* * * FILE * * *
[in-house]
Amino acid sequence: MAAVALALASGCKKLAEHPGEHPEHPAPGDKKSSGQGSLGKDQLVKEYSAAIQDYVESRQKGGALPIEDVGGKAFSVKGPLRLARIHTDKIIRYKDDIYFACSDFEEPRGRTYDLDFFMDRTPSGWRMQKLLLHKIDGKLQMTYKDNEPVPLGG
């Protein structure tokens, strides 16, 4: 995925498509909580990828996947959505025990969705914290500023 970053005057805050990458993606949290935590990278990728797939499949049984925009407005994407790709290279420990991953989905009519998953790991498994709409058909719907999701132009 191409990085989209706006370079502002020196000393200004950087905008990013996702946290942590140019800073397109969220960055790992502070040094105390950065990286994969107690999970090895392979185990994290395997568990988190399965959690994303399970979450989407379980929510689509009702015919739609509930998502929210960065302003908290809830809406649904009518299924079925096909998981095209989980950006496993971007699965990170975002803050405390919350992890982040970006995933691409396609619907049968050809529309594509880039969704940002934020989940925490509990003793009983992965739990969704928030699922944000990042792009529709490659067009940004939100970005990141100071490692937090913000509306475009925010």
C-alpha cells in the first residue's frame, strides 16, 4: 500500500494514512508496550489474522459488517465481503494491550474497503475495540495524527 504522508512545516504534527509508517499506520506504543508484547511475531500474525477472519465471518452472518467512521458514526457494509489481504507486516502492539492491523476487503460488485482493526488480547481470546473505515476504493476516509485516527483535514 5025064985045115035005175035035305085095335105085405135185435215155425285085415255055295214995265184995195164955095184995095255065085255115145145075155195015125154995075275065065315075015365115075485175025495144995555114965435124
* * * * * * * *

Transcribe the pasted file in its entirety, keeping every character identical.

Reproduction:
[in-house]
Amino acid sequence: MAAVALALASGCKKLAEHPGEHPEHPAPGDKKSSGQGSLGKDQLVKEYSAAIQDYVESRQKGGALPIEDVGGKAFSVKGPLRLARIHTDKIIRYKDDIYFACSDFEEPRGRTYDLDFFMDRTPSGWRMQKLLLHKIDGKLQMTYKDNEPVPLGG
């Protein structure tokens, strides 16, 4: 995925498509909580990828996947959505025990969705914290500023 970053005057805050990458993606949290935590990278990728797939499949049984925009407005994407790709290279420990991953989905009519998953790991498994709409058909719907999701132009 191409990085989209706006370079502002020196000393200004950087905008990013996702946290942590140019800073397109969220960055790992502070040094105390950065990286994969107690999970090895392979185990994290395997568990988190399965959690994303399970979450989407379980929510689509009702015919739609509930998502929210960065302003908290809830809406649904009518299924079925096909998981095209989980950006496993971007699965990170975002803050405390919350992890982040970006995933691409396609619907049968050809529309594509880039969704940002934020989940925490509990003793009983992965739990969704928030699922944000990042792009529709490659067009940004939100970005990141100071490692937090913000509306475009925010």
C-alpha cells in the first residue's frame, strides 16, 4: 500500500494514512508496550489474522459488517465481503494491550474497503475495540495524527 504522508512545516504534527509508517499506520506504543508484547511475531500474525477472519465471518452472518467512521458514526457494509489481504507486516502492539492491523476487503460488485482493526488480547481470546473505515476504493476516509485516527483535514 5025064985045115035005175035035305085095335105085405135185435215155425285085415255055295214995265184995195164955095184995095255065085255115145145075155195015125154995075275065065315075015365115075485175025495144995555114965435124